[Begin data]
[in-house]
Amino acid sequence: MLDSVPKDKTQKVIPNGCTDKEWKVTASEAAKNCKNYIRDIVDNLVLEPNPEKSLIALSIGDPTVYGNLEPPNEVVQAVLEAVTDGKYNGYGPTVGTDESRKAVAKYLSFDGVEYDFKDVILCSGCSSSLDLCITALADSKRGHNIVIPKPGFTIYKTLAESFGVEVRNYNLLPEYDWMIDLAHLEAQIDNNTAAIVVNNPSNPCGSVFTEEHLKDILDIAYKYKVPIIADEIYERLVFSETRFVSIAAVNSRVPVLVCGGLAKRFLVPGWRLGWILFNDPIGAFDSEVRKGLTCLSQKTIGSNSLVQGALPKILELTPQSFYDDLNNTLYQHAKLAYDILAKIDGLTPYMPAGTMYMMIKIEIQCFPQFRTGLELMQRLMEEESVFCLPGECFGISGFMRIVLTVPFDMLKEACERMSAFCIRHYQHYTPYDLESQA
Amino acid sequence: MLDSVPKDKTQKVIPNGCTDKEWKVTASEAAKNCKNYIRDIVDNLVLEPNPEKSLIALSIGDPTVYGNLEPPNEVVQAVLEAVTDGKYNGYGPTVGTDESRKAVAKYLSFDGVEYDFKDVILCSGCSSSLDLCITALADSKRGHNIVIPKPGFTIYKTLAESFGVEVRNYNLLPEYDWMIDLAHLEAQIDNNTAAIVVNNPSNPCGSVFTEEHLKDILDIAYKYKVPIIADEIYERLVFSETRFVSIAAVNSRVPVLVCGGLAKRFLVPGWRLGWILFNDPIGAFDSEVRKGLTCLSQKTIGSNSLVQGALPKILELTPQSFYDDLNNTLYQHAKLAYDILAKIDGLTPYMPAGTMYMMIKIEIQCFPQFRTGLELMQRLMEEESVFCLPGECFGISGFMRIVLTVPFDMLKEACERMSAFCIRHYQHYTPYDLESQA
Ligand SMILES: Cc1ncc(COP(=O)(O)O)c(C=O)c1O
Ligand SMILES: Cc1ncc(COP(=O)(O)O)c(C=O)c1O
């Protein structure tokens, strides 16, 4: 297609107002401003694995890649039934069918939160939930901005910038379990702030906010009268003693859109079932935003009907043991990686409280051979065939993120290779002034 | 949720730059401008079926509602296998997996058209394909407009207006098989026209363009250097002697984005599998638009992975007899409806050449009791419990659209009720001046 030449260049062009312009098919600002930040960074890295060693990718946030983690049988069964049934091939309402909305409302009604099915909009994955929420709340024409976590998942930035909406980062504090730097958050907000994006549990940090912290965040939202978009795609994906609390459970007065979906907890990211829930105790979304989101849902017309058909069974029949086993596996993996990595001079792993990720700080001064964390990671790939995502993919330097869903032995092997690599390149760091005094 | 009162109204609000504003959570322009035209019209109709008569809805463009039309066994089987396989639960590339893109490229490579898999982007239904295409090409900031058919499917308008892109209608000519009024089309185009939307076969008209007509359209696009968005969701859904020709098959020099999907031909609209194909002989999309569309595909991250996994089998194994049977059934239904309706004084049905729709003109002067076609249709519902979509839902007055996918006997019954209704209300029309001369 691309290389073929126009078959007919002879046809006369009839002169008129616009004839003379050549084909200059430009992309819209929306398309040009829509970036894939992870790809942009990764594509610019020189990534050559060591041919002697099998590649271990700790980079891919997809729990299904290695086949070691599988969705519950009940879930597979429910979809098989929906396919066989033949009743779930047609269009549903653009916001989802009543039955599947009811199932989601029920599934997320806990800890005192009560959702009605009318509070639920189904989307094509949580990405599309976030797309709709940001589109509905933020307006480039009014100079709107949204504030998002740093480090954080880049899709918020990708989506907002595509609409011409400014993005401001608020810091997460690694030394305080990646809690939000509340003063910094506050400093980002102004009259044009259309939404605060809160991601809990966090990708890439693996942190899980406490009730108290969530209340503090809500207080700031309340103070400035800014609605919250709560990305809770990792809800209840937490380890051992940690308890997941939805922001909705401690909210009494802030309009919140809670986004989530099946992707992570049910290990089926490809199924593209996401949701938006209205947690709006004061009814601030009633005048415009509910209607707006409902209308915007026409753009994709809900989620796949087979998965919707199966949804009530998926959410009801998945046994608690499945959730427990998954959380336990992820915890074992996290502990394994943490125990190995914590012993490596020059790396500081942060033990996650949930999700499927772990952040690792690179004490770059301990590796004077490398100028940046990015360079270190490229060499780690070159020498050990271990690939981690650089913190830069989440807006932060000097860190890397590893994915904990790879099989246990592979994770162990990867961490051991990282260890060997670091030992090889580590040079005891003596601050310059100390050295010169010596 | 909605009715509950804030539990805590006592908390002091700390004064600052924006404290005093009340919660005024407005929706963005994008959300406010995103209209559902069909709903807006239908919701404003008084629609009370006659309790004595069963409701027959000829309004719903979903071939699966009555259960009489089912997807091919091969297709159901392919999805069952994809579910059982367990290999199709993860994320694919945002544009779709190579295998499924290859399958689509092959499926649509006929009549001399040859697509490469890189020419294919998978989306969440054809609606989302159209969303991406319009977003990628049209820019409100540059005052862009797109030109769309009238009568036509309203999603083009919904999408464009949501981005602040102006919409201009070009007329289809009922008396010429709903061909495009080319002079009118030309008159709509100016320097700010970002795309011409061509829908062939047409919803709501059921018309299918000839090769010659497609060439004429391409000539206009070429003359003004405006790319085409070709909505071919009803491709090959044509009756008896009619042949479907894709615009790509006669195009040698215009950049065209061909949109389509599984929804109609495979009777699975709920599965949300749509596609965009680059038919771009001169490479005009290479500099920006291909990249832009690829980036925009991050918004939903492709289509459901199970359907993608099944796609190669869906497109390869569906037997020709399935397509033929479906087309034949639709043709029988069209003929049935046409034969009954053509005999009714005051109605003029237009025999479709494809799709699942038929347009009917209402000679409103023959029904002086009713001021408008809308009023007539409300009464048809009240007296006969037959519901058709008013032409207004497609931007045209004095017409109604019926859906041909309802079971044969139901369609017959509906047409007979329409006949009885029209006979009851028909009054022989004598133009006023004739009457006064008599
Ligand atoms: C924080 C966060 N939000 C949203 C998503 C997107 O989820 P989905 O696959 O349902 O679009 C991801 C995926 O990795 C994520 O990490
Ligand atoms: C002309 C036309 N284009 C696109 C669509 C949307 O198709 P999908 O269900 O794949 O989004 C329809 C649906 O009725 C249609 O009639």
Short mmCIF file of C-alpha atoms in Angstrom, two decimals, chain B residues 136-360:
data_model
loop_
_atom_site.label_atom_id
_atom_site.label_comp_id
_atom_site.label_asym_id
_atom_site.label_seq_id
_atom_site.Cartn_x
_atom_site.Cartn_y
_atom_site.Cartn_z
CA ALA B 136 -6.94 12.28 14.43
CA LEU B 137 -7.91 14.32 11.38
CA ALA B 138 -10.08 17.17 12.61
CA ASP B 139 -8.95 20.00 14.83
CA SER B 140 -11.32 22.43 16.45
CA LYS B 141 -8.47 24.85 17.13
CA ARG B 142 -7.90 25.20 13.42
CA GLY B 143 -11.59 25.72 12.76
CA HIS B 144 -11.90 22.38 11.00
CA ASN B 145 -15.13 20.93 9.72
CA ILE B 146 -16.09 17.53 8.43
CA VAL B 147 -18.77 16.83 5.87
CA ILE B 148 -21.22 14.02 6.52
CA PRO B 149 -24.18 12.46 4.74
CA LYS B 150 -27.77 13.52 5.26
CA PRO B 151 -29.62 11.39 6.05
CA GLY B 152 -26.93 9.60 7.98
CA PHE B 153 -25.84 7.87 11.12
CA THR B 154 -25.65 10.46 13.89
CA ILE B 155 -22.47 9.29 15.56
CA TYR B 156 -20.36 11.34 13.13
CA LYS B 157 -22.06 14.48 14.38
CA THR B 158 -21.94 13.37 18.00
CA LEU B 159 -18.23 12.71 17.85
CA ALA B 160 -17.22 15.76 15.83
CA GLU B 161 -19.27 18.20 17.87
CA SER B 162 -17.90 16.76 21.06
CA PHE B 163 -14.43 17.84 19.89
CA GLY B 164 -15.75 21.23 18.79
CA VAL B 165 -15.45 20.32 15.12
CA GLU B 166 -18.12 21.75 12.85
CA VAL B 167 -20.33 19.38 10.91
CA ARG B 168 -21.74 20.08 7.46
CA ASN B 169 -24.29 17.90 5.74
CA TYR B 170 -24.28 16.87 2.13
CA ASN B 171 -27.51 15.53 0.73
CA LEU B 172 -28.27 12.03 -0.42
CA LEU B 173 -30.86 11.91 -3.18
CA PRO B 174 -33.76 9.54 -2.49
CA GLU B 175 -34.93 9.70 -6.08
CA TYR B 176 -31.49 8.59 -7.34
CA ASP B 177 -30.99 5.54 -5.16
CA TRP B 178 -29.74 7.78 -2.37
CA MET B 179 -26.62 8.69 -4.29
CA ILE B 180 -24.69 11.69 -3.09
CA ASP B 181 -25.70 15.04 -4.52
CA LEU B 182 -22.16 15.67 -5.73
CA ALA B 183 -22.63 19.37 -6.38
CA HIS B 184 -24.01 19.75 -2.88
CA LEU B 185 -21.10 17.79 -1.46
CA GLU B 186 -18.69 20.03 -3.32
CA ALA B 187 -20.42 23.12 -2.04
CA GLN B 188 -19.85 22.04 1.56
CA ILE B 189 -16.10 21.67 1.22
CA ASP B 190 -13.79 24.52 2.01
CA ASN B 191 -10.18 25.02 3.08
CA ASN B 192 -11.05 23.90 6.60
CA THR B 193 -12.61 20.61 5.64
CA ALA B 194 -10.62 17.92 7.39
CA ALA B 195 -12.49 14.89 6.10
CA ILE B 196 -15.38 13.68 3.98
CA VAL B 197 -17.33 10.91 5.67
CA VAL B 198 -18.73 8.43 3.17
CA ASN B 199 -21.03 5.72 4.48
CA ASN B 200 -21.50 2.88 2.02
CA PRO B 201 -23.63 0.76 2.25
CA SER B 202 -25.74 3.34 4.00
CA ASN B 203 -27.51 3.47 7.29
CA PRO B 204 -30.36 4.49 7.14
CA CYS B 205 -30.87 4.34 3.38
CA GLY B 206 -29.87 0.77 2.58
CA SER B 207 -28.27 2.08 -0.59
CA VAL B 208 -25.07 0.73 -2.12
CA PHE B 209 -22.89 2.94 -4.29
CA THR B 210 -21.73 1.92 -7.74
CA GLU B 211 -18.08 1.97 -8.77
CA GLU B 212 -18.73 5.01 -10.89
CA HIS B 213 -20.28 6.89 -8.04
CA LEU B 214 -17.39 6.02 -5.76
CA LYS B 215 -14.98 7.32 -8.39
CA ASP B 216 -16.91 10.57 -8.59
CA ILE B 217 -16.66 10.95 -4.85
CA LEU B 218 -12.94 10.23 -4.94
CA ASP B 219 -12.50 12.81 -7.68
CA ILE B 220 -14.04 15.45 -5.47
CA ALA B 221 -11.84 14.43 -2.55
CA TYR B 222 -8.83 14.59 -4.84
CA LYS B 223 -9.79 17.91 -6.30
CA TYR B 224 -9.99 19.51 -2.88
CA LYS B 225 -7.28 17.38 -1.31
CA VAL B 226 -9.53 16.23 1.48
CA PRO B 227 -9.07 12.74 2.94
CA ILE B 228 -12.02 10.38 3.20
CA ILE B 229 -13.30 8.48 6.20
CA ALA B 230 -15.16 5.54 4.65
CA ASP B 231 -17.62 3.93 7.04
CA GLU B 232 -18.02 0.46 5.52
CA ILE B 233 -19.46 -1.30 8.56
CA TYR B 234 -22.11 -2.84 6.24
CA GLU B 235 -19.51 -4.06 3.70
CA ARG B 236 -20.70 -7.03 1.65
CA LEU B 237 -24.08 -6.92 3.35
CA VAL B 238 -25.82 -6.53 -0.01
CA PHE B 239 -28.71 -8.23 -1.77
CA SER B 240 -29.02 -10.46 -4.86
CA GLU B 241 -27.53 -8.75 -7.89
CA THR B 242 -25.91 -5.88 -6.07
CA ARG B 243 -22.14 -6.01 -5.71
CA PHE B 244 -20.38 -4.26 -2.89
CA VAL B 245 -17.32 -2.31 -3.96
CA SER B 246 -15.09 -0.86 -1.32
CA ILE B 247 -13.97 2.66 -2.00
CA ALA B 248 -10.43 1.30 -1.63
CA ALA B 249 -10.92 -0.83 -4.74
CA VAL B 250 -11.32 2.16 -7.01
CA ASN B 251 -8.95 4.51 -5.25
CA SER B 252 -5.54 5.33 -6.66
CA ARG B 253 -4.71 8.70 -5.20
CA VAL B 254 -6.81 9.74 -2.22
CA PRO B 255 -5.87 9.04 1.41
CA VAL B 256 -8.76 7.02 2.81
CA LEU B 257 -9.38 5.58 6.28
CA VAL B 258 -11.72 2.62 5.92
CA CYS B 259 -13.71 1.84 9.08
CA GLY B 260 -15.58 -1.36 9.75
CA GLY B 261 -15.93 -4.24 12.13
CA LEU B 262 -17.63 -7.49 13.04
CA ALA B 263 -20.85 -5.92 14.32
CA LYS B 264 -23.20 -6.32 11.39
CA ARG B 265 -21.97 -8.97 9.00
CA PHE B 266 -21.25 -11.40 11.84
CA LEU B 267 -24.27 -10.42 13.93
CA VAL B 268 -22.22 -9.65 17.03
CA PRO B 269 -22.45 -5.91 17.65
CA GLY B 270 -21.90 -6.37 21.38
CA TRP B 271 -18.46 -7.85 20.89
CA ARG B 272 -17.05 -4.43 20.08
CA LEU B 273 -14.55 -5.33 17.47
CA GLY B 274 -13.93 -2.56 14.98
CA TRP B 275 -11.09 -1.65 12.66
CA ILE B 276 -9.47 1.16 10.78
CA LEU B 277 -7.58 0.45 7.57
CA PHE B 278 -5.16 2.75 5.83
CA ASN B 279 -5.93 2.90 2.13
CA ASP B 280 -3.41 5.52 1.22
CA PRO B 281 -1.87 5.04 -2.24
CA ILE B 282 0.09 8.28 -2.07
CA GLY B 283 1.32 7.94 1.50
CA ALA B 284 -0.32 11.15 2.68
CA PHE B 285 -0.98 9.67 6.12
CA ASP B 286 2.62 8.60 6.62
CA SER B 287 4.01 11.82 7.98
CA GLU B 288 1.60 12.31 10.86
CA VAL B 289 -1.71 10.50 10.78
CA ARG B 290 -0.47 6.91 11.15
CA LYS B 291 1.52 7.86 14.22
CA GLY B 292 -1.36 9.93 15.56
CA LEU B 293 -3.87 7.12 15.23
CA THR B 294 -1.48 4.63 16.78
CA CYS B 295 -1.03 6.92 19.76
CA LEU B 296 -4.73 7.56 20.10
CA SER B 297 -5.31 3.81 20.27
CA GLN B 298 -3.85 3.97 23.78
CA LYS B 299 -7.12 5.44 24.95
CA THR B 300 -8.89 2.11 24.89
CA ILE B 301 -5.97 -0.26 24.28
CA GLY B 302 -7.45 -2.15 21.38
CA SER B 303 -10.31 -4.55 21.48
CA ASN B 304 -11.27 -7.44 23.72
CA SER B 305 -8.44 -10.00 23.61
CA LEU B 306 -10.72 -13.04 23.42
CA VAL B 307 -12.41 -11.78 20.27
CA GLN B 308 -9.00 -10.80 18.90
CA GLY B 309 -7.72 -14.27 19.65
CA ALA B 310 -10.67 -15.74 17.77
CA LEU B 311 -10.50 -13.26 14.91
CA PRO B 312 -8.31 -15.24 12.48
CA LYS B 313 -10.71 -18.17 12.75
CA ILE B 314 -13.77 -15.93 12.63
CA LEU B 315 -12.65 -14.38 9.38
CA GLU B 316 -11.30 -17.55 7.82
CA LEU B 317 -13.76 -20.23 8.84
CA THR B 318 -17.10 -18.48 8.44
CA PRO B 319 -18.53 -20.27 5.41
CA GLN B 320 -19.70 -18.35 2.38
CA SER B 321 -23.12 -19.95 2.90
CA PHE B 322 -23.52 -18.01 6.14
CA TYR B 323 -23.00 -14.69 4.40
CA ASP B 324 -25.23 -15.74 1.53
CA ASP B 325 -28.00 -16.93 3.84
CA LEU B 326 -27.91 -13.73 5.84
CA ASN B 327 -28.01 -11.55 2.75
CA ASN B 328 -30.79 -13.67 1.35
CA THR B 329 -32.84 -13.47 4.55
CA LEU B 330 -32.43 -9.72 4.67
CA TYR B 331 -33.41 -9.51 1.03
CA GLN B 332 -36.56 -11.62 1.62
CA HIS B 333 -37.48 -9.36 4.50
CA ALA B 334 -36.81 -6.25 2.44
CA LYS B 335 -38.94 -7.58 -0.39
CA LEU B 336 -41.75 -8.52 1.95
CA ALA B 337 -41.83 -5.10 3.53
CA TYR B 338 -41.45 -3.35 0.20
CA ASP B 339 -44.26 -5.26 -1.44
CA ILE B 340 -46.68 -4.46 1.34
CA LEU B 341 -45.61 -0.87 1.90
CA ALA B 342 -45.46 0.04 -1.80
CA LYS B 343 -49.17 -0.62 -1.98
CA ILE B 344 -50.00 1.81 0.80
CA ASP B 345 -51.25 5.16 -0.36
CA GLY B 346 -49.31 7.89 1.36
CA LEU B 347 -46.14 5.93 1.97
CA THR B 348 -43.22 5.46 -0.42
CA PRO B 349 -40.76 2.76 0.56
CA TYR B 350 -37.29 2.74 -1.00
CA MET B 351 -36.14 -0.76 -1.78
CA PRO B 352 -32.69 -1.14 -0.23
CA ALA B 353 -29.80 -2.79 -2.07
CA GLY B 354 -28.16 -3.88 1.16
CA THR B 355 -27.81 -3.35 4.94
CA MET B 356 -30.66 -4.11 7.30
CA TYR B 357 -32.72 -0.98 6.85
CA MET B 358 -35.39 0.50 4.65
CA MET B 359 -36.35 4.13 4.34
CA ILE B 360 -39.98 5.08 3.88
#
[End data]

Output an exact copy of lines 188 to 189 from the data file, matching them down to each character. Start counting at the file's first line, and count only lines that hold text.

CA SER B 305 -8.44 -10.00 23.61
CA LEU B 306 -10.72 -13.04 23.42